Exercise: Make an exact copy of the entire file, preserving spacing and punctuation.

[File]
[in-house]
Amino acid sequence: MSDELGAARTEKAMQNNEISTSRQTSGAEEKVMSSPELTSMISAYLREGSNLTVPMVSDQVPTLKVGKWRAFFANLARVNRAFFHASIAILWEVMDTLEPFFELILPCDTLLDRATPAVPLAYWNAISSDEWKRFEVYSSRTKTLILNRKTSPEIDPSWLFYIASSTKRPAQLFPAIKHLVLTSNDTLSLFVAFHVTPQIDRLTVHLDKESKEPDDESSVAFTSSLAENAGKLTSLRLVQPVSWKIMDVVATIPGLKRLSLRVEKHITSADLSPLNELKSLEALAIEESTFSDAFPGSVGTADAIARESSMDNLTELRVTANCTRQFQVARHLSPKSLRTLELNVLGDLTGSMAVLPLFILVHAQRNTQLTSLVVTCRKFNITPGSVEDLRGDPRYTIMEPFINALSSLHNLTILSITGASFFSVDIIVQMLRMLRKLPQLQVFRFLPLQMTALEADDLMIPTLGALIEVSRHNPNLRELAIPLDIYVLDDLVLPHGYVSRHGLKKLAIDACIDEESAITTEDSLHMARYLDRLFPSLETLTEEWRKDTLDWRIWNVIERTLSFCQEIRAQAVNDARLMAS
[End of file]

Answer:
[in-house]
Amino acid sequence: MSDELGAARTEKAMQNNEISTSRQTSGAEEKVMSSPELTSMISAYLREGSNLTVPMVSDQVPTLKVGKWRAFFANLARVNRAFFHASIAILWEVMDTLEPFFELILPCDTLLDRATPAVPLAYWNAISSDEWKRFEVYSSRTKTLILNRKTSPEIDPSWLFYIASSTKRPAQLFPAIKHLVLTSNDTLSLFVAFHVTPQIDRLTVHLDKESKEPDDESSVAFTSSLAENAGKLTSLRLVQPVSWKIMDVVATIPGLKRLSLRVEKHITSADLSPLNELKSLEALAIEESTFSDAFPGSVGTADAIARESSMDNLTELRVTANCTRQFQVARHLSPKSLRTLELNVLGDLTGSMAVLPLFILVHAQRNTQLTSLVVTCRKFNITPGSVEDLRGDPRYTIMEPFINALSSLHNLTILSITGASFFSVDIIVQMLRMLRKLPQLQVFRFLPLQMTALEADDLMIPTLGALIEVSRHNPNLRELAIPLDIYVLDDLVLPHGYVSRHGLKKLAIDACIDEESAITTEDSLHMARYLDRLFPSLETLTEEWRKDTLDWRIWNVIERTLSFCQEIRAQAVNDARLMAS